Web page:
Construction Law Insights

Loch Levan Land L.P. v. Bd. of Supervisors, No. 181043, 2018 Va. LEXIS 204 (Va., Dec. 18, 2018)

In the early 1990s, the plaintiffs (collectively “HHHunt”) built an upscale housing development known as “Wyndham” in northern Henrico County (the “County”), abutting the Hanover County line. The Chickahominy River marks the border between the counties. To access the development, HHHunt also constructed Dominion Club Drive, a “spine” road connecting Wyndham with surrounding arteries. HHHunt’s original plans showed Dominion Club Drive extending into Hanover County, where it also owned several non-contiguous parcels of land. The physical road however, terminated in a cul-de-sac on the Henrico County side of the river. Since 1991, Henrico County’s Major Thoroughfare Plan has included Dominion Club Drive as built, but not the planned extension into Hanover County. In 1992, HHHunt posted a separate bond to extend Dominion Club Drive to the Chickahominy. Over the next 25 years, HHHunt updated the bond several times, but never constructed the road. In the interim, as a cost-saving measure, HHHunt split the plat for the unbuilt extension of Dominion Club Drive into two pieces.

By the end of 1992, HHHunt had received approval for two more developments adjacent to Wyndham, Wexford and Manor Park. When HHHunt recorded the Wexford plat, it also recorded a separate plat for the proposed Southern Segment of Dominion Club Drive, officially dubbed “Wyndham Connector Roads Phase 1C—Section 1” (“Section 1”). When it recorded the Manor Park plat, it likewise recorded a separate plat for the proposed Northern Segment, dubbed Wyndham Connector Roads Phase 1C—Section 2 (“Section 2”), which would extend Dominion Club Drive to the County line. Legally severing the road from the subdivisions provided HHHunt an economic advantage because it could put off building Section 2 until it was needed, rather than tying its completion to Wexford and Manor Park. HHHunt constructed Section 1, connecting Wexford and Manor Park to Wyndham, which the County added to its Major Thoroughfare Plan in 1992. HHHunt graded and laid stone in the area of the proposed Section 2, but made no further effort toward completion. It also blocked off the terminus of Section 1, preventing vehicle access. In 1996, HHHunt asked Henrico County to release the bond guaranteeing Section 2, stating the project was indefinitely postponed.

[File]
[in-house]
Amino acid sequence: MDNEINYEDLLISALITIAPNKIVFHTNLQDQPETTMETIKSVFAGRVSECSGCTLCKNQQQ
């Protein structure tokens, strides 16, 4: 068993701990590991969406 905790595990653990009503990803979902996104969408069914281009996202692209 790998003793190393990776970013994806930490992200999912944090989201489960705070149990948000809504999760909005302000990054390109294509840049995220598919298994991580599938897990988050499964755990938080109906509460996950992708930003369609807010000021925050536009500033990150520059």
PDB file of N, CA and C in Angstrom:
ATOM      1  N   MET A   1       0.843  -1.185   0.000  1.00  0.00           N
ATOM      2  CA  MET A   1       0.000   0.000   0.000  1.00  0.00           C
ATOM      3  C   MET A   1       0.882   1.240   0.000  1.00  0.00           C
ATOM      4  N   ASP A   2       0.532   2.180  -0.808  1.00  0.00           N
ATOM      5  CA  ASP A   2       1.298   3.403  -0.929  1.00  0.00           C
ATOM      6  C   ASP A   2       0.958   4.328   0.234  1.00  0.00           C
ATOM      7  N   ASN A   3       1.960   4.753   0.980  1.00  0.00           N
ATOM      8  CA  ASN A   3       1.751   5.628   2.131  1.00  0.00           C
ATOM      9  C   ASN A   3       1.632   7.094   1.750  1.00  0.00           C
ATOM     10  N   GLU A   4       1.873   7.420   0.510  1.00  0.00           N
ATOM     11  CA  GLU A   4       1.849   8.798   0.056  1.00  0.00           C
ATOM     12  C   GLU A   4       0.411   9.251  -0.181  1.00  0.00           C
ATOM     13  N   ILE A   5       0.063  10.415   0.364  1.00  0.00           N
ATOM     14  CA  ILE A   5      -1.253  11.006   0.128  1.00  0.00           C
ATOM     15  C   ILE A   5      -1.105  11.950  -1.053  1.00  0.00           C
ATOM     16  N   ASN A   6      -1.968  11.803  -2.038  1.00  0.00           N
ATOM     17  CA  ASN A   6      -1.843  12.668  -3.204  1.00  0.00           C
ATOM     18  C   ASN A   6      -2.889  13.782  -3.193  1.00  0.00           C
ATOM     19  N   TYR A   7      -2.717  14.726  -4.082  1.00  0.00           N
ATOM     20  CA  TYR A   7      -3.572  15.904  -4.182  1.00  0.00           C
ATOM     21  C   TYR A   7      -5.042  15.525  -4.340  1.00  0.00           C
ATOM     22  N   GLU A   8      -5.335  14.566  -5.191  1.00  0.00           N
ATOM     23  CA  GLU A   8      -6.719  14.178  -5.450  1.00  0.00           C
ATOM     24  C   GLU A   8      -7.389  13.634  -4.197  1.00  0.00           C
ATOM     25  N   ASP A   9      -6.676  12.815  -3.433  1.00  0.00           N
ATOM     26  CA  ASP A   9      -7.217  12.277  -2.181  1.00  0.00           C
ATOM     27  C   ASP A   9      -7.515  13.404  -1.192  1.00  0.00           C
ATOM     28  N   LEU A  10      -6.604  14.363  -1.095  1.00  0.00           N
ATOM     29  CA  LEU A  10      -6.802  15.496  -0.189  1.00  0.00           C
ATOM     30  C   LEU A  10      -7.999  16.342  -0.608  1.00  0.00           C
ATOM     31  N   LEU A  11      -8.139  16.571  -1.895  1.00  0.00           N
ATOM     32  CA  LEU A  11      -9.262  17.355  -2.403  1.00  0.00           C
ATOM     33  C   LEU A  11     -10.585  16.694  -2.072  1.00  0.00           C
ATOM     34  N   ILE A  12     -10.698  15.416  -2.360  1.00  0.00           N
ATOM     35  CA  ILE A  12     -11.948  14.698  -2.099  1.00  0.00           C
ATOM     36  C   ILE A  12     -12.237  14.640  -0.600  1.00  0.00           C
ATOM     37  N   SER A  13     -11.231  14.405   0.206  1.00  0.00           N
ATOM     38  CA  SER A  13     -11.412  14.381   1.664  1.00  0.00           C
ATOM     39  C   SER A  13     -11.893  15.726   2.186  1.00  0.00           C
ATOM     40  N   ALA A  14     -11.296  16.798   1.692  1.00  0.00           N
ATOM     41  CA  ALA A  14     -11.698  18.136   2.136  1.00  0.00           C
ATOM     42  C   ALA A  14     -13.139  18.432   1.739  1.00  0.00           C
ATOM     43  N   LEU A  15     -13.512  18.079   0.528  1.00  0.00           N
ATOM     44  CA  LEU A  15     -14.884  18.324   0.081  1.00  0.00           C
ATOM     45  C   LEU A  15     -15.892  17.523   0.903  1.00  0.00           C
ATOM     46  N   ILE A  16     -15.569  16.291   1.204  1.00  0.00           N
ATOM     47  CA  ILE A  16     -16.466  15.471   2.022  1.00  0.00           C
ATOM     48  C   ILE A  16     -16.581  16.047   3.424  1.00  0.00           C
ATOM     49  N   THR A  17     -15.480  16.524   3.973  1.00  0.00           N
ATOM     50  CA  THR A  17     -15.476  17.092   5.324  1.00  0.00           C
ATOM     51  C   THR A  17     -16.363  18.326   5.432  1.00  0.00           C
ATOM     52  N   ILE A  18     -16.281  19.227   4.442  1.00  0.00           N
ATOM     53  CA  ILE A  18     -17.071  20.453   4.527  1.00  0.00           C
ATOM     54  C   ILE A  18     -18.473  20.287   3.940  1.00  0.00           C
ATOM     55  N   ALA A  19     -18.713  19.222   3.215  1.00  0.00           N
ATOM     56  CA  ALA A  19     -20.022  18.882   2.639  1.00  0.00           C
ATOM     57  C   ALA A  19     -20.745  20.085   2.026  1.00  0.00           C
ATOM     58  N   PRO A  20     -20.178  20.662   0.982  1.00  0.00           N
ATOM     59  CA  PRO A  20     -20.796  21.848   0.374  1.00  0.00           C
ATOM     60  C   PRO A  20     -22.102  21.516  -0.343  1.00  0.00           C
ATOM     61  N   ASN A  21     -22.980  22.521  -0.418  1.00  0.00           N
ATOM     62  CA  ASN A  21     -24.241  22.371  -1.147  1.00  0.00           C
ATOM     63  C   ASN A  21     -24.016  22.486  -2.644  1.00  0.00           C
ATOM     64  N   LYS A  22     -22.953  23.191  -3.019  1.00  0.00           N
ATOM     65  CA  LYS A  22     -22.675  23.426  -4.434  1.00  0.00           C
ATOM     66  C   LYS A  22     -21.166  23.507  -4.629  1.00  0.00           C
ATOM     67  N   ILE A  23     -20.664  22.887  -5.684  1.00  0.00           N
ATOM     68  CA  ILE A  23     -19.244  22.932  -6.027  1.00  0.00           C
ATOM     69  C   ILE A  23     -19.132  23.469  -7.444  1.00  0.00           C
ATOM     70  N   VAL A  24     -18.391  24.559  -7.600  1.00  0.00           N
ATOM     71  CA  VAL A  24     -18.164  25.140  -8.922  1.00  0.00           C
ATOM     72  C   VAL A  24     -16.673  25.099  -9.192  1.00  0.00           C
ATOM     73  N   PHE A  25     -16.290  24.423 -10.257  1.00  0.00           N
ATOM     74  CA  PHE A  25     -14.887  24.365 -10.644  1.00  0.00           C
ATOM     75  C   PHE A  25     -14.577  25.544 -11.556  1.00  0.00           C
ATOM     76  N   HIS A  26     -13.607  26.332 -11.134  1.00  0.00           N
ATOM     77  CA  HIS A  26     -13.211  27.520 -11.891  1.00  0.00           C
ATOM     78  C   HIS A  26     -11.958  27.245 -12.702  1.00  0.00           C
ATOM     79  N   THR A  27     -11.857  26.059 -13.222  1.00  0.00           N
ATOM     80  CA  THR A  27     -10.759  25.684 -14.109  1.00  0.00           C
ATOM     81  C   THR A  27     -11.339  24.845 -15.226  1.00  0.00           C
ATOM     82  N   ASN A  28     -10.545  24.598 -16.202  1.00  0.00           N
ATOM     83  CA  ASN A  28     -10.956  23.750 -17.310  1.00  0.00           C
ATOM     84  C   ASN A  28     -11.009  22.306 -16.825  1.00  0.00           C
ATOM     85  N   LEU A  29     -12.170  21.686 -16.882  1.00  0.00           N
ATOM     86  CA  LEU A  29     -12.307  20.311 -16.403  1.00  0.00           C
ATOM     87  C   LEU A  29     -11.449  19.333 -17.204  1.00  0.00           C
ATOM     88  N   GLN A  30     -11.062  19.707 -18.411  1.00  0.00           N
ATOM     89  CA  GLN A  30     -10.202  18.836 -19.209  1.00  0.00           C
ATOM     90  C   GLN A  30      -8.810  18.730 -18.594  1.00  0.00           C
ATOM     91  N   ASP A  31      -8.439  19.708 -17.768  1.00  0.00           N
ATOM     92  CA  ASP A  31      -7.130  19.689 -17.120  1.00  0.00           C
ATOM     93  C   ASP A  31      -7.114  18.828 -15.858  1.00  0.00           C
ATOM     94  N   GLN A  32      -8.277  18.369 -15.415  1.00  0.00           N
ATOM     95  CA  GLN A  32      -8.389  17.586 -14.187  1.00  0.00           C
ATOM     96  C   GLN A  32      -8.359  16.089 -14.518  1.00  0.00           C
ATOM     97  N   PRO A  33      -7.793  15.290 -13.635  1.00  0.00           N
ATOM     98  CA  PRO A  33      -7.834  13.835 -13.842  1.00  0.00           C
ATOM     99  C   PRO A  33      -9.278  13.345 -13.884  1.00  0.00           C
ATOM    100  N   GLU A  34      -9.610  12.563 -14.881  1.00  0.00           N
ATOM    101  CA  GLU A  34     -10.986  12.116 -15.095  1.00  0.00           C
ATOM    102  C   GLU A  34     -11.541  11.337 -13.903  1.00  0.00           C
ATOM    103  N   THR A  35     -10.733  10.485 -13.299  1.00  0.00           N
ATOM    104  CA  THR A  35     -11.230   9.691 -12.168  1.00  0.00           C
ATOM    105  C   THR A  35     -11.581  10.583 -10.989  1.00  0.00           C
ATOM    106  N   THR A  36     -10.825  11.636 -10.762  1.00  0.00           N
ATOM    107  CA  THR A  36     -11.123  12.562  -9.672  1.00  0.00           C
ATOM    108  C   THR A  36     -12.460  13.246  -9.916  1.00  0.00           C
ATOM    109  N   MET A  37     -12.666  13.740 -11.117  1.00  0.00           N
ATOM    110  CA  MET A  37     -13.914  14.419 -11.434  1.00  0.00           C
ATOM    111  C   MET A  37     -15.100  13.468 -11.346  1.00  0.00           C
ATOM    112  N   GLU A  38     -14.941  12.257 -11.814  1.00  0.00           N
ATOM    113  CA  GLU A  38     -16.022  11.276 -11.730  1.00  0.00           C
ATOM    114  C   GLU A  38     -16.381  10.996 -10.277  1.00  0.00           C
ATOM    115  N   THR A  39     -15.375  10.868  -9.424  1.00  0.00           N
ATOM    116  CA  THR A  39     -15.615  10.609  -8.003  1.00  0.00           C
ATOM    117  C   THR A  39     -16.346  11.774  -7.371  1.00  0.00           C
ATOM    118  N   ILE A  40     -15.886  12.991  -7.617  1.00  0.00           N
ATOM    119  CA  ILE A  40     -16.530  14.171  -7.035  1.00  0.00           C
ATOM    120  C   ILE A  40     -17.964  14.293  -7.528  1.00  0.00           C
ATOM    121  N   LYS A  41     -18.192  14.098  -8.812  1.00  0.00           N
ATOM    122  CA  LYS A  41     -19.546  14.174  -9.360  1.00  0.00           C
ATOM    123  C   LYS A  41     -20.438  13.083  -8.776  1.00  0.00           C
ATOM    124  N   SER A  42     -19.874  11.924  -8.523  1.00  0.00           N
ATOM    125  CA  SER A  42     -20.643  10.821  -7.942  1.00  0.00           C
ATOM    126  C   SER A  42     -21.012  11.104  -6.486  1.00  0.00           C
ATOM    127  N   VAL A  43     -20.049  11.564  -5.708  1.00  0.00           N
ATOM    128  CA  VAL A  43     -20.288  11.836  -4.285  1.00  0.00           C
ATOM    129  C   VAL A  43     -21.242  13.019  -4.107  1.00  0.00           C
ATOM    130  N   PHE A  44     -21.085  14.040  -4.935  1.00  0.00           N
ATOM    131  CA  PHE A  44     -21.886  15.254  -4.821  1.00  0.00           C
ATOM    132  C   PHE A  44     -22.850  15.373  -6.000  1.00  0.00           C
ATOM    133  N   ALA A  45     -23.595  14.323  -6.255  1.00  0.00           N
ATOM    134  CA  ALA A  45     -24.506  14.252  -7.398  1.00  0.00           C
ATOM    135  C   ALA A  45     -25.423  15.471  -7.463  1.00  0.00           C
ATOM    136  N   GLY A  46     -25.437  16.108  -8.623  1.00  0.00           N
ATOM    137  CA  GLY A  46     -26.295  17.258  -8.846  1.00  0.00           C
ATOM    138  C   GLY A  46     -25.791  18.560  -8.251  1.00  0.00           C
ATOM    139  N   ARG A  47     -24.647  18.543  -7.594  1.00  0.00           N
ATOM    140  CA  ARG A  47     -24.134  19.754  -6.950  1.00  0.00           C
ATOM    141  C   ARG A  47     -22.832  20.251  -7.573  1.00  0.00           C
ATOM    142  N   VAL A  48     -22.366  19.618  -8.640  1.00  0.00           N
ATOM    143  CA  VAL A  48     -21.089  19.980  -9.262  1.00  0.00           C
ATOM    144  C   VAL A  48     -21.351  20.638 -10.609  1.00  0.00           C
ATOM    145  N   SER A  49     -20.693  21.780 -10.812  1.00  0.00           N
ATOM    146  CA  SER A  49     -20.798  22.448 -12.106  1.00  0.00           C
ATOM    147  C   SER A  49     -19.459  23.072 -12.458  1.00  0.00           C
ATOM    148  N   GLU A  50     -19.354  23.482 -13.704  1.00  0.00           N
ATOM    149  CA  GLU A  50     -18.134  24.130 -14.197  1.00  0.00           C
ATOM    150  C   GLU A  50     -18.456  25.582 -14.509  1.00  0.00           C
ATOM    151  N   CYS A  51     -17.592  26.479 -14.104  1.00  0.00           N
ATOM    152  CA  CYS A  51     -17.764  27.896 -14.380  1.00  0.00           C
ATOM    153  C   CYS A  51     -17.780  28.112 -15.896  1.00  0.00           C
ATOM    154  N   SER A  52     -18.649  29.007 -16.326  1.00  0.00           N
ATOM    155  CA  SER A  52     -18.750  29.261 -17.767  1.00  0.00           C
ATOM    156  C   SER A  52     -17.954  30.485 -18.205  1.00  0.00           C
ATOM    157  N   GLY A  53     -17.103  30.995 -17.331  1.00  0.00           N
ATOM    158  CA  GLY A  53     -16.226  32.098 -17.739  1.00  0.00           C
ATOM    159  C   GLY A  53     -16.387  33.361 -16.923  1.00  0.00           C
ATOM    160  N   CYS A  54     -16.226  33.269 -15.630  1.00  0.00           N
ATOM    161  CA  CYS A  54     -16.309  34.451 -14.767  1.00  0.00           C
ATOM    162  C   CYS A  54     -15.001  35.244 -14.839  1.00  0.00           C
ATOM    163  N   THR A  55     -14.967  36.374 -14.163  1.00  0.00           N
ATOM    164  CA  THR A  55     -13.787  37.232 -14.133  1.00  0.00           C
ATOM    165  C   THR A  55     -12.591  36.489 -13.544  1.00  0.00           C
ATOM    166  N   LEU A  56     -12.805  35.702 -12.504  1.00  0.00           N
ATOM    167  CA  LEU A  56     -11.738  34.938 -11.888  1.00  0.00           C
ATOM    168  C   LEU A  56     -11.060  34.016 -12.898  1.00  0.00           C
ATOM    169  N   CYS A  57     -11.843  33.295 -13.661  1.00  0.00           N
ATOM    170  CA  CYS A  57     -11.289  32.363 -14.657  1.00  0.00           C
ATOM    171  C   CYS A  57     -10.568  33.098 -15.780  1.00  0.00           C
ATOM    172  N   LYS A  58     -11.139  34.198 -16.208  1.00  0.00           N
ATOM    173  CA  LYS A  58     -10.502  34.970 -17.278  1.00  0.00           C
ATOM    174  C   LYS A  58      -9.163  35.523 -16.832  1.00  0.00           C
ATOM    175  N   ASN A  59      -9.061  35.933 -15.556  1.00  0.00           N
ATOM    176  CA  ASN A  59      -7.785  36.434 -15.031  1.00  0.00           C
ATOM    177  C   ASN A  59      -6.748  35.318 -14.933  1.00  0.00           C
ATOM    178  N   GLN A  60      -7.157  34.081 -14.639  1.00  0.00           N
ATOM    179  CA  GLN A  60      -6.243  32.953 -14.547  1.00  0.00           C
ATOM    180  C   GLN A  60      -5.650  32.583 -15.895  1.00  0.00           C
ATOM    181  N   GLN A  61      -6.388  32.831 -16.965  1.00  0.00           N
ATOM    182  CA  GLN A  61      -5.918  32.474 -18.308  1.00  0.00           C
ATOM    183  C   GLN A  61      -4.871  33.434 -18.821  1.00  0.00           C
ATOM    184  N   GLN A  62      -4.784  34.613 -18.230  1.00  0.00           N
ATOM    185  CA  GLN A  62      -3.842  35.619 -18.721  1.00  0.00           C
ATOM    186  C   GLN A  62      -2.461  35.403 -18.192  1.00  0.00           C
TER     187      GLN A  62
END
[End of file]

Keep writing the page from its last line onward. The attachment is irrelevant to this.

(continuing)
In 2016—having finally acquired sufficient contiguous land in Hanover County—HHHunt submitted a rezoning application for a new development north of the river. The plan required HHHunt to at last extend Dominion Club Drive across the County line. Backlash from Wyndham’s now well-established community came swiftly. Residents were already frustrated by the traffic in their neighborhood, especially during peak commute times.

In February 2017, the Henrico County Board of Supervisors concluded that the extension of Dominion Club Drive was not of public necessity and that the public would be better served by its abandonment. HHHunt filed suit challenging the Board’s decision; the circuit court affirmed. In its appeal, HHHunt argued that the Virginia Code granted it the unilateral right to complete the road indefinitely, and that the Board had violated its Constitutional rights because the decision amounted to an unlawful taking and was arbitrary and capricious.

Regarding HHHunt’s statutory claim, the Court affirmed the circuit court’s ruling that Va. Code Ann. § 15.2-2261(C) controlled, not Va. Code Ann. § 15.2-2261(F), as HHHunt asserted. Code § 15.2-2261(C) provides that